The Post Office did not take formal action against Esquire until September 1943, but correspondence in the National Archives indicates that the department's solicitor, Vincent Miles, was in touch with Esquire editor Arnold Gingrich as early as the fall of 1940. In a letter dated November 1, 1940, Miles recorded a meeting in which he and Gingrich revised a poem scheduled for the December issue.(8) The offending verse was "The Knight Before Christmas," which depicted Santa Claus as a lover paying a nighttime call. Unless Esquire agreed to make changes in the verse, the entire December issue would be declared unmailable. "The verse under the pictures shall not read as it does in the proposed copy," wrote Miles, "but will be changed as follows." In the Post Office version, Santa Claus was no longer a freewheeling, skyborn lover but a stray husband who called on his wife and departed "long before dawn." Because the issue had already gone to press, Esquire had to print over the unacceptable verse in black and then print the new verse in white. Gingrich recalled, "I said that we would be very glad to change anything at any time in the magazine to which objection was taken, but it was certainly difficult to do it after a magazine was all printed."(9)
With continued questions from the Post Office over Esquire's moral tone, Gingrich undertook monthly trips to Washington, where he went over the dummy of each forthcoming issue "page by page, cartoon by cartoon, to get clearance prior to publication." Although bothered by this process, Gingrich concluded, "It seemed the only safe way to stay out of trouble. I would make all the required revisions on the spot, and some of the things I had to 'tone down' seemed to me to be a case of bending over backward to avoid offending even the most sensitive of sensibilities to a degree that was nearly ludicrous."(10)
While the Esquire case ultimately attracted the most public notice, postal authorities scanned, cited, or banned more than seventy periodicals in the early 1940s. As Washington Times-Herald columnist George Dixon reported, the campaign started out with True Confession and College Humor. "These publications did not put up much of a fight. They caved in, allowing the Post Office to virtually dictate what their content should be in the future."(11) Senator James Langer of North Dakota entered in the Congressional Record a list of all the publications challenged by the Post Office prior to the Esquire case.(12) Langer took particular exception to scrutiny of the National Police Gazette, which he defended as a staple of American barbershops and the reading matter of Presidents.
In May 1942, however, the Post Office called a halt to all prepublication reviews. Miles informed Gingrich that the Post Office was not required to rule on mailability and advised, "If one harbors doubts as to the mailability of the material offered, because of the statutes relating to obscenity, a sense of decency and good morals should compel him to conclude that the material should not be sent through the mails."(13)
Like other magazines, Esquire published stories and articles on the United States' fighting forces abroad and civilian activities on the homefront. The February 1943 issue, for example, included "Esquire's Pocket Air Power Course," an article on "The Rise and Fall of the Luftwaffe," and a story on "The Unsinkable Sailor." Arnold Gingrich estimated that the issues challenged by the Post Office included eighty-five articles on subjects of current interest. largely to do with the war. Even the cover reflected the changing role of women in wartime: Esky, the magazine's trademark playboy, ogles the Esquire version of Rosie the Riveter at work in an airplane factory.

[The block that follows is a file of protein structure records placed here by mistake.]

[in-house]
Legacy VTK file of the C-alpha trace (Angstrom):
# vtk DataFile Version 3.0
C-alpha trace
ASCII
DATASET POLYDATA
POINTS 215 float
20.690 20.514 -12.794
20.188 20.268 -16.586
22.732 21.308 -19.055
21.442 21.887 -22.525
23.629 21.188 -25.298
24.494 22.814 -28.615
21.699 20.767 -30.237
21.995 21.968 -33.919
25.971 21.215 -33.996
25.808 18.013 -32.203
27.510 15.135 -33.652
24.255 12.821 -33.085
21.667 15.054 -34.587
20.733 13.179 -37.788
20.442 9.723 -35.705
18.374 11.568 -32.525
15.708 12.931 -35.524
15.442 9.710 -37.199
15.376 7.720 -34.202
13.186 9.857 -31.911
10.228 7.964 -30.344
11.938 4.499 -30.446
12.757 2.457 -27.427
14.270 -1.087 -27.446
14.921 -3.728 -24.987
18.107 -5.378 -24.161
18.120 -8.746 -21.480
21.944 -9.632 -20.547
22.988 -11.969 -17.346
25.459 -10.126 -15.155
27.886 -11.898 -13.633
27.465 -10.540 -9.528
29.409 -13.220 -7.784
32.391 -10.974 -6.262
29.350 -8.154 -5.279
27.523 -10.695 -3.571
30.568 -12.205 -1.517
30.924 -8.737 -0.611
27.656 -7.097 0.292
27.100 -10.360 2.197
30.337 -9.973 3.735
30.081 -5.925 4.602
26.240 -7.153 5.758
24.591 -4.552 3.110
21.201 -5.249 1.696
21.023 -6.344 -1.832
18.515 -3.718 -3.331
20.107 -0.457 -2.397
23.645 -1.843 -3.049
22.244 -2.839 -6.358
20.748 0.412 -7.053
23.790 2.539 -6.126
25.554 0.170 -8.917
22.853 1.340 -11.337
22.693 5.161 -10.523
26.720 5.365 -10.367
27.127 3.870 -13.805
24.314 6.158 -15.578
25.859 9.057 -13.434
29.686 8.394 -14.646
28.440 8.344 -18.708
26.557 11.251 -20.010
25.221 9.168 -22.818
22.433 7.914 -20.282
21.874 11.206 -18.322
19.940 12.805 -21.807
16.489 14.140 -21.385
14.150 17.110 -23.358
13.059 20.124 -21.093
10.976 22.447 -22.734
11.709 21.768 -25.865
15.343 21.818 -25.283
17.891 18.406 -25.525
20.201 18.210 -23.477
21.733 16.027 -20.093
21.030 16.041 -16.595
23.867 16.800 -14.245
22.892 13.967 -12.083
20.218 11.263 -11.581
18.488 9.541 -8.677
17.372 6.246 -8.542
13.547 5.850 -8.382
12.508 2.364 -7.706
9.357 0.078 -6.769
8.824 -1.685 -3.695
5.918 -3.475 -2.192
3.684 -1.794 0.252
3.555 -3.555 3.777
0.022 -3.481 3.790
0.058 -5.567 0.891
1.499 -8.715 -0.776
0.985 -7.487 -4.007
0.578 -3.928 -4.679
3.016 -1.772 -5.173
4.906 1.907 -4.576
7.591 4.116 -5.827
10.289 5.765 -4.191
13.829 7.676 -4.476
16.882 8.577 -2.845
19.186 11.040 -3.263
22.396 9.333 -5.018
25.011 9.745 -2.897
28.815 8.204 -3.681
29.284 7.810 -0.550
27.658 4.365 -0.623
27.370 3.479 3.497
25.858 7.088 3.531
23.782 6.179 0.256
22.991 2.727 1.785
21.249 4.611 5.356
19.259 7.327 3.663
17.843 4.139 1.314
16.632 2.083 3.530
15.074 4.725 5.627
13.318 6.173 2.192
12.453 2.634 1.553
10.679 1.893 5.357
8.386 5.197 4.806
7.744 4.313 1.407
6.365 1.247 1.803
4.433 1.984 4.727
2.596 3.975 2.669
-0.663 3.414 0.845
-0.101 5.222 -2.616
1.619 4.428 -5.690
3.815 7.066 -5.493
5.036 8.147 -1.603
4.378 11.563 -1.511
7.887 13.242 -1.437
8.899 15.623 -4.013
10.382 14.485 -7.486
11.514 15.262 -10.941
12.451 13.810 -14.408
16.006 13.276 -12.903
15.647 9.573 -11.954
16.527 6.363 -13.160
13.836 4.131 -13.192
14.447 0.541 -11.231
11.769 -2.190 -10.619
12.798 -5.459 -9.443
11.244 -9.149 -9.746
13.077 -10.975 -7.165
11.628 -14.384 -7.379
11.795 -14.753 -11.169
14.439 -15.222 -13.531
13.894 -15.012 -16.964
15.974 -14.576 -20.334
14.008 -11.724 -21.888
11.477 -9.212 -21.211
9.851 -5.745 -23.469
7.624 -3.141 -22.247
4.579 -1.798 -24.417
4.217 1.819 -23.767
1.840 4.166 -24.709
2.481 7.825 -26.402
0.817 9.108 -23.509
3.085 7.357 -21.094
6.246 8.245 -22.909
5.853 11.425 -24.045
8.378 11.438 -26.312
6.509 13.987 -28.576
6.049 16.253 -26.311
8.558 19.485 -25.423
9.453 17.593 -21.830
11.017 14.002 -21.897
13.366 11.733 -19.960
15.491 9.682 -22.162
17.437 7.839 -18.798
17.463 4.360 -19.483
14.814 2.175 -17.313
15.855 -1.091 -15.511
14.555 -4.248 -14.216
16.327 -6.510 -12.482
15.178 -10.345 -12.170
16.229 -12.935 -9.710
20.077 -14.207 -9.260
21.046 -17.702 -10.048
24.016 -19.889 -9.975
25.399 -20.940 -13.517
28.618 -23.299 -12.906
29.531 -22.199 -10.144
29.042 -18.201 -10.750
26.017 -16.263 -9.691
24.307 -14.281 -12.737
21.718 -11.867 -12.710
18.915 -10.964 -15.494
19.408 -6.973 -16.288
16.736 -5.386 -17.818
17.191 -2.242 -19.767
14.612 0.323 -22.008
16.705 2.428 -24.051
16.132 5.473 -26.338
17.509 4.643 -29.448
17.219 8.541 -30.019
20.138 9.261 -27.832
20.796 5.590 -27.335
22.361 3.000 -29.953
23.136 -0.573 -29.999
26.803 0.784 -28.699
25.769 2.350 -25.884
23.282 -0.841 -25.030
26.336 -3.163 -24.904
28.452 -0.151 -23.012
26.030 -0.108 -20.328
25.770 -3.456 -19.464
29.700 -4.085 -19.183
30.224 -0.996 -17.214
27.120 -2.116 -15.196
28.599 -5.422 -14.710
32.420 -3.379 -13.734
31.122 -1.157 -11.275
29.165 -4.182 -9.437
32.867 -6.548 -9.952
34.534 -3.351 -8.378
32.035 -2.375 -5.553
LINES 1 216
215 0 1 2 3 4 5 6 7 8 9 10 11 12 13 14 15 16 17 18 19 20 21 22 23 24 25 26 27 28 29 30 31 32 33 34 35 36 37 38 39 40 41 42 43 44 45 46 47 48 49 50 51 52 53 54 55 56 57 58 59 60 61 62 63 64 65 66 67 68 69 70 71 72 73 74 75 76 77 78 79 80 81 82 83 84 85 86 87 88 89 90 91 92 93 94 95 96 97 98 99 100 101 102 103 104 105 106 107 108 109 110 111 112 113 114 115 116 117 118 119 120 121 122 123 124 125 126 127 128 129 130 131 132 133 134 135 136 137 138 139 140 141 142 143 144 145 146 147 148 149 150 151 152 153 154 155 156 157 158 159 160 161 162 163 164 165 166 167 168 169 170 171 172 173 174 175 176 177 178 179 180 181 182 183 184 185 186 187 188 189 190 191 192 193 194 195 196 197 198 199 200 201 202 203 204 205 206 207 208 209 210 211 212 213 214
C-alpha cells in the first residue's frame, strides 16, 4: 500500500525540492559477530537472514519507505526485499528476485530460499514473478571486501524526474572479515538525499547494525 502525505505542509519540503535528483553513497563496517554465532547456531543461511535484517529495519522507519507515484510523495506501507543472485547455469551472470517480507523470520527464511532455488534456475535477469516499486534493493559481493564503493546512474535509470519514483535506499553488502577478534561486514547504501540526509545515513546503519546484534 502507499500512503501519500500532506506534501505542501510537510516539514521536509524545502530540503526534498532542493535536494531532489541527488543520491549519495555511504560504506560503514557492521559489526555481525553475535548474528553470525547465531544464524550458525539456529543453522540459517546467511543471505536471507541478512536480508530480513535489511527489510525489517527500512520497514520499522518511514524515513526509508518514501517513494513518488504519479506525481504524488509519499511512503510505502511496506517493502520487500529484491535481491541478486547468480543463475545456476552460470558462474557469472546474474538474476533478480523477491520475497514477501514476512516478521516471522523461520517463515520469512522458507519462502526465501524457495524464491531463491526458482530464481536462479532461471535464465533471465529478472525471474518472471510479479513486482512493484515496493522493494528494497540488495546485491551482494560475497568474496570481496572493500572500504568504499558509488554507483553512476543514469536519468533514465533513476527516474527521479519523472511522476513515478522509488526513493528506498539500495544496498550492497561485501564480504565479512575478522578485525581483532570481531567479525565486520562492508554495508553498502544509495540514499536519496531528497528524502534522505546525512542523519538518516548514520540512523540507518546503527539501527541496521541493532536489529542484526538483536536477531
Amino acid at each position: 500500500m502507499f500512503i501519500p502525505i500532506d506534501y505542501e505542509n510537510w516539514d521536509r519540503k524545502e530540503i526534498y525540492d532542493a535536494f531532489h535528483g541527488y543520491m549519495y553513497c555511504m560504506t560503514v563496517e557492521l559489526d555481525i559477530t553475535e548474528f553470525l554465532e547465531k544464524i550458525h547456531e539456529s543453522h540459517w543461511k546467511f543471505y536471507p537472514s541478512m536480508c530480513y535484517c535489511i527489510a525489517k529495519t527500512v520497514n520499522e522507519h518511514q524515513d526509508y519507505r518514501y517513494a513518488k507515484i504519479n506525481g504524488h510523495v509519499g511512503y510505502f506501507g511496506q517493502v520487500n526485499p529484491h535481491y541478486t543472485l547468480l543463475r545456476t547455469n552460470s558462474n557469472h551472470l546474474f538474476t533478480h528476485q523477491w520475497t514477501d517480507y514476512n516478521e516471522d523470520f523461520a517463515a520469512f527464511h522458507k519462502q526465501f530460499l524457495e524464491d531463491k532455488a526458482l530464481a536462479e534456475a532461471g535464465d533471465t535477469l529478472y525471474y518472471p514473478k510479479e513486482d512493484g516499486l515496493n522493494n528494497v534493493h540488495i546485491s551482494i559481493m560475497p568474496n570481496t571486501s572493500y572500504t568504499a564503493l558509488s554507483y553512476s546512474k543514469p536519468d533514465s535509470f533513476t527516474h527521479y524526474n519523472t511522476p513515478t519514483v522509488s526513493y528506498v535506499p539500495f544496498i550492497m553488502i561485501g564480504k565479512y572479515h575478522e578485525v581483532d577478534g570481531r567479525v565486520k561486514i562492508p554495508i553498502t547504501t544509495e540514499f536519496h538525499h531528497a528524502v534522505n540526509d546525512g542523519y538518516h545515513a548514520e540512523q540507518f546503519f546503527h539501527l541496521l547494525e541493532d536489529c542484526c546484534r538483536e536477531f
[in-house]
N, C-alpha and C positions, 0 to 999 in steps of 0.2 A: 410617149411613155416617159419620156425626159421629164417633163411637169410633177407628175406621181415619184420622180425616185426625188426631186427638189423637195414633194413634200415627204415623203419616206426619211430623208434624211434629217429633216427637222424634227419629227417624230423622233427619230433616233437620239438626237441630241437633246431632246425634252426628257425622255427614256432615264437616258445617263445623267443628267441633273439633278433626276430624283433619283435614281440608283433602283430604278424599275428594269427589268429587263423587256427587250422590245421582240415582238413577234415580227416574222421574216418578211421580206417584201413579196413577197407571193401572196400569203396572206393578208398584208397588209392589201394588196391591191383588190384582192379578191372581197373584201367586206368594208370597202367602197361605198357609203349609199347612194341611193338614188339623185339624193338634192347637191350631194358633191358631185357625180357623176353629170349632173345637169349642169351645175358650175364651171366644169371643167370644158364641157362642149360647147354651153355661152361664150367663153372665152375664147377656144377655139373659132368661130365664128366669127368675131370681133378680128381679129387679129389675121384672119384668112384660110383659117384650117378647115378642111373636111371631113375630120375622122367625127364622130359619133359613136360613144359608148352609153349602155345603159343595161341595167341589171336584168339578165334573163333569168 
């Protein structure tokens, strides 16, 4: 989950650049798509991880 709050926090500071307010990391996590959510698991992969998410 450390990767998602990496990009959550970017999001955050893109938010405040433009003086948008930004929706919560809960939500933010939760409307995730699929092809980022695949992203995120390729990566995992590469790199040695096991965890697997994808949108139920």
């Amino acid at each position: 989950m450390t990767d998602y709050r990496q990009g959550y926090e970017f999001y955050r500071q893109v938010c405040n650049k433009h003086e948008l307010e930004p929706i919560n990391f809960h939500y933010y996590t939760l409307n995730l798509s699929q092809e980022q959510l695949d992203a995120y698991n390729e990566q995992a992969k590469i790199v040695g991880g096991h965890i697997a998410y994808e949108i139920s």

Esquire's motives were not solely patriotic. Esquire was, after all, in the fashion business. Arnold Gingrich described how Esquire had calculated the good will of the armed forces since the fall of 1940. "We think of these men . . . as being an extremely valuable advertising market," he said, "[T]hey will constitute the single most important block of customers for the post-war years." A typical fashion foldout, showing what the smart man would wear to the launching of a new American submarine, nicely combined Esquire's traditional focus on clothes with the appropriate patriotic sentiment.(14)
Left to its own editorial judgment, Esquire continued to offend the sensibilities of postal authorities. By the time the Post Office issued its show cause order in September 1943, its officials had closely scrutinized the 1943 issues. Taped to the cover of each copy later offered in evidence was a list of its offending pictures and passages. Inside the magazine, a postal censor had stamped a pink finger which pointed accusingly at each objectionable item.
Ironically, some of Esquire's difficulties with the Post Office stemmed from features calculated to boost the war effort. Censors objected to a number of items from army camp newspapers that were reprinted in the popular feature, "Goldbricking with Esquire." A number of the offending cartoons also had wartime themes. One showed two civil defense workers on a roof, peering through an artist's skylight. The reader was left to imagine why one of them laments, "And to think I gave up drawing." Much remained for the imagination in another that showed a voluptuous warworker on the job in her bridal gown while a co-worker comments, "She came directly from the wedding-boy! that's patriotism."
Esquire v. Walker, Part 2
Esquire v. Walker, Part 3
|Articles published in Prologue do not necessarily represent the views of NARA or of any other agency of the United States Government.|